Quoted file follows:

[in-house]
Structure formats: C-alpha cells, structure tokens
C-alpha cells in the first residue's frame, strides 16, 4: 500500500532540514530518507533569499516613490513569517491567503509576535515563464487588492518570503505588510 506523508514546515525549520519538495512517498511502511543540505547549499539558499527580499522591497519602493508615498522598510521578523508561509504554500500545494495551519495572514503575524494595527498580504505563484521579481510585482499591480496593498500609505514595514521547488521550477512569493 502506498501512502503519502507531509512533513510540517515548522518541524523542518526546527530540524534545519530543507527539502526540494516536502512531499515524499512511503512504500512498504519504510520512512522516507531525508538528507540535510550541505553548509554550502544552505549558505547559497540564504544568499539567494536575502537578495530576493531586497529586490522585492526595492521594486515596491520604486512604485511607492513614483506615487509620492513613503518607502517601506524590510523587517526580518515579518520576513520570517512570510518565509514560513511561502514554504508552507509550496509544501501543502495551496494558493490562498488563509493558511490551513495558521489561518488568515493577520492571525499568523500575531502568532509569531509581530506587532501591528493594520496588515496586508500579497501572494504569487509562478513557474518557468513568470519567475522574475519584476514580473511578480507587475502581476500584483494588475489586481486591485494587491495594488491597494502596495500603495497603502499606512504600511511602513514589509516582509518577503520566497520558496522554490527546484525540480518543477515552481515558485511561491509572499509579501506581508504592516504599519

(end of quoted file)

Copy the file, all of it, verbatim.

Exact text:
[in-house]
Structure formats: C-alpha cells, structure tokens
C-alpha cells in the first residue's frame, strides 16, 4: 500500500532540514530518507533569499516613490513569517491567503509576535515563464487588492518570503505588510 506523508514546515525549520519538495512517498511502511543540505547549499539558499527580499522591497519602493508615498522598510521578523508561509504554500500545494495551519495572514503575524494595527498580504505563484521579481510585482499591480496593498500609505514595514521547488521550477512569493 502506498501512502503519502507531509512533513510540517515548522518541524523542518526546527530540524534545519530543507527539502526540494516536502512531499515524499512511503512504500512498504519504510520512512522516507531525508538528507540535510550541505553548509554550502544552505549558505547559497540564504544568499539567494536575502537578495530576493531586497529586490522585492526595492521594486515596491520604486512604485511607492513614483506615487509620492513613503518607502517601506524590510523587517526580518515579518520576513520570517512570510518565509514560513511561502514554504508552507509550496509544501501543502495551496494558493490562498488563509493558511490551513495558521489561518488568515493577520492571525499568523500575531502568532509569531509581530506587532501591528493594520496588515496586508500579497501572494504569487509562478513557474518557468513568470519567475522574475519584476514580473511578480507587475502581476500584483494588475489586481486591485494587491495594488491597494502596495500603495497603502499606512504600511511602513514589509516582509518577503520566497520558496522554490527546484525540480518543477515552481515558485511561491509572499509579501506581508504592516504599519